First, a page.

Dentists give out free dental care to homeless people to help them smile
DENTISTS have been helping bring smiles to the homeless by offering free treatments.
Titchfield Dental Health in Park Gate has joined forces with international dental charity, Dentaid, to help lift the lives of homeless people throughout the South East by giving them the best teeth and smile they could wish for.
Owner and lead dentist Dr Clare Chavasse said: ‘Life is hard if you are homeless, with oral health low on a list that starts with food and
‘In supporting Dentaid we help bring free dental care every month to the region’s homeless community—people who are not registered for NHS treatment—which we deliver via the charity’s mobile dental unit, or Flossie, as we have christened her.’
Without the mobile unit people with dental emergencies would have to go to their nearest hospital and it is hoped by taking a dental service to a location where patients already feel safe and comfortable, barriers can be broken down and staff can help them access essential dental treatment.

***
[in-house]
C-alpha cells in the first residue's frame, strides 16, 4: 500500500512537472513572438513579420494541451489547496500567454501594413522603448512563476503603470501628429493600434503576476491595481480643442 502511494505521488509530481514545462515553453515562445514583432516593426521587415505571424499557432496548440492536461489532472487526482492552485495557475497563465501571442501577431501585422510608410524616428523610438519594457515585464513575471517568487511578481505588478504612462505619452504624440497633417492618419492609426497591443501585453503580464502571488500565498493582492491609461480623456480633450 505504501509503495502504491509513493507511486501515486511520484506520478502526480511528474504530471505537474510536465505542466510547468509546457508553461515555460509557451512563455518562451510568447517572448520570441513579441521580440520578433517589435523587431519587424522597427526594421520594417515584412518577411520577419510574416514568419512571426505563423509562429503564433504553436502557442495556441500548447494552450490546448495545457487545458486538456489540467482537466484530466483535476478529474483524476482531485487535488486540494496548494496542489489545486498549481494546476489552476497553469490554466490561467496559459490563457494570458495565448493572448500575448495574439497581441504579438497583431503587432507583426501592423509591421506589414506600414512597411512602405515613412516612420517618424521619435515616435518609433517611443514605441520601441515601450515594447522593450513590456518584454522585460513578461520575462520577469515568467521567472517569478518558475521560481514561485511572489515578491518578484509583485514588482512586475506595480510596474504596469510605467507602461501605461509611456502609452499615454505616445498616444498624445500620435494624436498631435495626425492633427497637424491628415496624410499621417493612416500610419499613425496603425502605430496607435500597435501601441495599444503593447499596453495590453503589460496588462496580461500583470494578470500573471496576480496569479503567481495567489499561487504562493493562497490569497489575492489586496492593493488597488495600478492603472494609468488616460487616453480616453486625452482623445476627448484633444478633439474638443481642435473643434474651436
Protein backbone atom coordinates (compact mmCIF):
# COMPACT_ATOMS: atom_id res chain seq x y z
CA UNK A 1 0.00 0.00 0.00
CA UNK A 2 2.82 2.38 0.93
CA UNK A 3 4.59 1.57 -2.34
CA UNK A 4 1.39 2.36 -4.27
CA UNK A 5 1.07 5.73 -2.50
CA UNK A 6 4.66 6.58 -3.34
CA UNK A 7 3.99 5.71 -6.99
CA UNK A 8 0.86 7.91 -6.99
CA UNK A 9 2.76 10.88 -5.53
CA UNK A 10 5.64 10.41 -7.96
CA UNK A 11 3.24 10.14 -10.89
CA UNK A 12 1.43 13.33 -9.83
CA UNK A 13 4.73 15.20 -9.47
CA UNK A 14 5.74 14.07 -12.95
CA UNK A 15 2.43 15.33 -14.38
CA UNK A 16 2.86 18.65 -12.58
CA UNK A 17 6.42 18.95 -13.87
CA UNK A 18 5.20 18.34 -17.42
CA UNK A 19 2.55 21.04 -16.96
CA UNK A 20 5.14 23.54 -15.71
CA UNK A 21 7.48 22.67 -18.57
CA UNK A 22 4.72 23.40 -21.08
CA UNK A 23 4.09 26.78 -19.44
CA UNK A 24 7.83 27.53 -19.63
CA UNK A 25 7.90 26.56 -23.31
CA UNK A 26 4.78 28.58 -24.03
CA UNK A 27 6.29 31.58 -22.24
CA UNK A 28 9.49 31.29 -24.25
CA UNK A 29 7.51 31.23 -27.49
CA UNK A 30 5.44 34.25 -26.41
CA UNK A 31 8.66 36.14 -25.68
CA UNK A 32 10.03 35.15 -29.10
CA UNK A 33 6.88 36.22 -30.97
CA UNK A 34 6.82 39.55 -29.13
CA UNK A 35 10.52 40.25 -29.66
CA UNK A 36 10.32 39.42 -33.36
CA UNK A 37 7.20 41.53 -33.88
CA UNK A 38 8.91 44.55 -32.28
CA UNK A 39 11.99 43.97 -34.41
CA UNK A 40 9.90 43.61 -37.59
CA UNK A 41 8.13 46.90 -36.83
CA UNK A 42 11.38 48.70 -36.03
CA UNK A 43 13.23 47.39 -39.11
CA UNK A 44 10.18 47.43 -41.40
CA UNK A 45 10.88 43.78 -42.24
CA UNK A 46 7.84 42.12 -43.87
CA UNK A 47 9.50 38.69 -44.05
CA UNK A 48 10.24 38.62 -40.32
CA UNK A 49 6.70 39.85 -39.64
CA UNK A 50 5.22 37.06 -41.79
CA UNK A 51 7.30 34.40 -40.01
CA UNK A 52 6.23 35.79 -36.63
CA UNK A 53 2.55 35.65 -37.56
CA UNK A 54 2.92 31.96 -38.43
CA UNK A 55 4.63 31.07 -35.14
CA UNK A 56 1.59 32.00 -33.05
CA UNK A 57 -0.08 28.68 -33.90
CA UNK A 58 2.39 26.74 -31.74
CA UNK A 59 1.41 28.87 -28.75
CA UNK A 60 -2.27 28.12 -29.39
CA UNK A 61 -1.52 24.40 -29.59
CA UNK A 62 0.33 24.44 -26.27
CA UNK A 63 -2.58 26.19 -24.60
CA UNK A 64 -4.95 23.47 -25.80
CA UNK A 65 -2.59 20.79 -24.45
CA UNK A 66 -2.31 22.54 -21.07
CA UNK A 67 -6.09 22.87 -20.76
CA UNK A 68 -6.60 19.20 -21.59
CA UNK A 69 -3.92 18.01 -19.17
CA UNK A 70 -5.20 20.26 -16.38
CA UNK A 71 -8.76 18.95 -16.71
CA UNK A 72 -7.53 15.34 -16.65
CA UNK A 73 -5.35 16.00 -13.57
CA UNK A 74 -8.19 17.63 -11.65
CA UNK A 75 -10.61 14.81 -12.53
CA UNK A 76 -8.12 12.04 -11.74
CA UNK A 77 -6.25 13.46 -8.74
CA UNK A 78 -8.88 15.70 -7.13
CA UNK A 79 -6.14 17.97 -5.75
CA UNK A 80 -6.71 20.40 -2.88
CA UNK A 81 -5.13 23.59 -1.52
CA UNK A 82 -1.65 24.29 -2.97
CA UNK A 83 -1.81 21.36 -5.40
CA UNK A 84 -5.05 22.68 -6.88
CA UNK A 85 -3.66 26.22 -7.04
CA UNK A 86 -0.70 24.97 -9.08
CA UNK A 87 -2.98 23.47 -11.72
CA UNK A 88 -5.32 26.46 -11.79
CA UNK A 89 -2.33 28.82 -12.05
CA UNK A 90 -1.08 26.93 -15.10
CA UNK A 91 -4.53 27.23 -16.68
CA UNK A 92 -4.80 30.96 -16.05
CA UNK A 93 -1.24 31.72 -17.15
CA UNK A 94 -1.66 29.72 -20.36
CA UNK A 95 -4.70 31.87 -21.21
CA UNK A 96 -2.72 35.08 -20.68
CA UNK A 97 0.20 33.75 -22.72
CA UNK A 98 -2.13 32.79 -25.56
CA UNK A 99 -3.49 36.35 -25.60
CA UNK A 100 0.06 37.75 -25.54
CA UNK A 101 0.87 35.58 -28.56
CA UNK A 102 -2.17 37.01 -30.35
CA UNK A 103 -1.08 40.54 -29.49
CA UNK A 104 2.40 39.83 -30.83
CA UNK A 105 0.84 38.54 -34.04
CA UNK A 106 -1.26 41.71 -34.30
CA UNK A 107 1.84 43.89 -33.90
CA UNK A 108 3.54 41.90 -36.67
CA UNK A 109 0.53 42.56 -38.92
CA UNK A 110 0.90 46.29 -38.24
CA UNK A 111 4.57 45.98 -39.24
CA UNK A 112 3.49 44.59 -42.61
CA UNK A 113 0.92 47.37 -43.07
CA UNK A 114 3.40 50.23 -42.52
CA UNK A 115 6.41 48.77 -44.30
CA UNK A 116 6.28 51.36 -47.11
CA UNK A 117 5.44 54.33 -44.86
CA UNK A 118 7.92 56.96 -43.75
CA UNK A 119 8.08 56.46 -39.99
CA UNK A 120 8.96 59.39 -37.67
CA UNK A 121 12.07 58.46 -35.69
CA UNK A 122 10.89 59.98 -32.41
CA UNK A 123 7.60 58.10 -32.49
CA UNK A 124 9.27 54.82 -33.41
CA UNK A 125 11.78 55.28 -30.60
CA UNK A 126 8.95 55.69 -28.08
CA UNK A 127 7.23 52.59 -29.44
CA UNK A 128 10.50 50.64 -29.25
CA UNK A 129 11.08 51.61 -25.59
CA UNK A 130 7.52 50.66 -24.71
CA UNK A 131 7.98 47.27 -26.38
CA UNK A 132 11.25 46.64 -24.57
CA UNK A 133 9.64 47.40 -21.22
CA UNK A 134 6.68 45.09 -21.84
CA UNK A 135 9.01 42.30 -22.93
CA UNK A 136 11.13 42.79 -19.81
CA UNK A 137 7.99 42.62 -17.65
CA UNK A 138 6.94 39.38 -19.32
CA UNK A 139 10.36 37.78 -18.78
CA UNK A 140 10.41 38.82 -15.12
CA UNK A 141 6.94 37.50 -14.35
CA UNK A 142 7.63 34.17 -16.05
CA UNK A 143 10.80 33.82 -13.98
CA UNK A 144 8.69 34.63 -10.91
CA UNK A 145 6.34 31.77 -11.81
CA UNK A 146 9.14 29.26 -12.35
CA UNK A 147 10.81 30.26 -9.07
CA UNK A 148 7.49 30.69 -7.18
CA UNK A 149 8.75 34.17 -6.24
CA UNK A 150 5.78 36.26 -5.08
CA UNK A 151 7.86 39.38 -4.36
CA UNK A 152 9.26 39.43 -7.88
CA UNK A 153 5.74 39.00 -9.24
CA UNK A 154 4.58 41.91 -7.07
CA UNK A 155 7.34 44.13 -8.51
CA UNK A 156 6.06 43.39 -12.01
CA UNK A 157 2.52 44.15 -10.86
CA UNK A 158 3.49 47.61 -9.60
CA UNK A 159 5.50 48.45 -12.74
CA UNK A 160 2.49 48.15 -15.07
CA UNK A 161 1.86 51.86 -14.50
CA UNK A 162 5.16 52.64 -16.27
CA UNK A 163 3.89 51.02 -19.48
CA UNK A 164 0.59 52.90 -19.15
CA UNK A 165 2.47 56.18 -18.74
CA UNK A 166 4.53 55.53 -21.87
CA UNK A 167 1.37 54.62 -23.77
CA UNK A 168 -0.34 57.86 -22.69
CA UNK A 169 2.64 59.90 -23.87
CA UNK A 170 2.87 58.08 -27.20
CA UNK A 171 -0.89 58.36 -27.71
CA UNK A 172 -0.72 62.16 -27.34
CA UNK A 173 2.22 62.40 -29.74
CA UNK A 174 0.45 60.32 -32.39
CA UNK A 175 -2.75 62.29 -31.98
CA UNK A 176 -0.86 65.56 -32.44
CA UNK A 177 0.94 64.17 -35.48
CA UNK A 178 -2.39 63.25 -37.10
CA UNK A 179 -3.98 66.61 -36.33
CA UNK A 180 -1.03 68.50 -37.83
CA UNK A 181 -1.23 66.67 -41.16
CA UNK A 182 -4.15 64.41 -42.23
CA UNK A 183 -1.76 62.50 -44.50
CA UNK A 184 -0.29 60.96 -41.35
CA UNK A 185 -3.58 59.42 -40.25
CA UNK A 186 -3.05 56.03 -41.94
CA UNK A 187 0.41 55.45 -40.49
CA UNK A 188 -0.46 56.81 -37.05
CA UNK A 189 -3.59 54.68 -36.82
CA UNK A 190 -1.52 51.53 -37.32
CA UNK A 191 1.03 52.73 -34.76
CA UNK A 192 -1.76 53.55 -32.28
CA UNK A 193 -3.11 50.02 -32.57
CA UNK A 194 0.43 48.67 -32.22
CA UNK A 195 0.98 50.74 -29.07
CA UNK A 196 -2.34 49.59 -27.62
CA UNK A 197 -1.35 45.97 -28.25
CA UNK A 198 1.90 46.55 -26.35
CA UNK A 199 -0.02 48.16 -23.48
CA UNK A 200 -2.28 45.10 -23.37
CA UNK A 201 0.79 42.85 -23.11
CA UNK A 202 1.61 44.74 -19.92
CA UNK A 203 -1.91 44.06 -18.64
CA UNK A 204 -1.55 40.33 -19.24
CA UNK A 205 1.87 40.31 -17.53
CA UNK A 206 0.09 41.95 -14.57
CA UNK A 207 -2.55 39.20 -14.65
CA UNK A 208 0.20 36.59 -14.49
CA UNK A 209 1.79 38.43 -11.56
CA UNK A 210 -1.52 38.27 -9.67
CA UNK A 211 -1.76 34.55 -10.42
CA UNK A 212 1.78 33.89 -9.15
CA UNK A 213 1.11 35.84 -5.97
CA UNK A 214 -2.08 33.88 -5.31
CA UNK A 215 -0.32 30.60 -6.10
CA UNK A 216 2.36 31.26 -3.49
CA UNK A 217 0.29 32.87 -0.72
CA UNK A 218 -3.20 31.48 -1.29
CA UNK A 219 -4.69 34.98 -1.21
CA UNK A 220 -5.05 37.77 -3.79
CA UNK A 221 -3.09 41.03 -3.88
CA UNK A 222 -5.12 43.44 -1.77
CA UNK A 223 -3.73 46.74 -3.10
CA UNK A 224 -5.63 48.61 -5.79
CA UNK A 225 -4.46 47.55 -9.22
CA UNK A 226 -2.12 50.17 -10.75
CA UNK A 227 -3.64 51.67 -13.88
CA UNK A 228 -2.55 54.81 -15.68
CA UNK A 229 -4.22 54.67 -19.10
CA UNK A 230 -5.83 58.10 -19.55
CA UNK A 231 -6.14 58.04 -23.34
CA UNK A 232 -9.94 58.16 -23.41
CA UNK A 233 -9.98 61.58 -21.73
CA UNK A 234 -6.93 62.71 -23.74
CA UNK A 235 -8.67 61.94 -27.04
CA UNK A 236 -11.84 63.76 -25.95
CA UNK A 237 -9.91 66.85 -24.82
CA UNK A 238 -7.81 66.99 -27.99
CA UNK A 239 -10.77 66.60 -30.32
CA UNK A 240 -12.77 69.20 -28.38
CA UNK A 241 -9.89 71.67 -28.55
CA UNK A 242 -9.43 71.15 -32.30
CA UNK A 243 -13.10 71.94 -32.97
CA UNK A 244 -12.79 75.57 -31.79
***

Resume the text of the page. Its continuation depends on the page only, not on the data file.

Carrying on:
The team can help if individuals agree to a treatment plan and show up for future appointments. For Carl, Titchfield Dental helped him go from a roomy grin to a full smile thanks to bespoke dentures.
Clare said: ‘We take pride in helping homeless people smile with pride.
‘It’s my way of giving back for all the opportunities that dentistry has afforded me. It’s ironic, too, as I started my practice from a van in a Titchfield car park over 30 years ago.
‘So, I’ve come full circle, with Dentaid’s Flossie reminding me to never to take anything for granted.’
Titchfield Dental Health has been supporting Dentaid and their work to help the developing world from regular donations and supplying dental equipment to funding the supply of fresh water to school children.
The charity also works in the UK, providing educational resources to teach children about the importance of looking after their teeth, free dental screening and treatment at the quayside for fishermen as they come ashore and started the country’s first ‘pay what you can afford’ dental clinic for people who were struggling to access NHS dental care.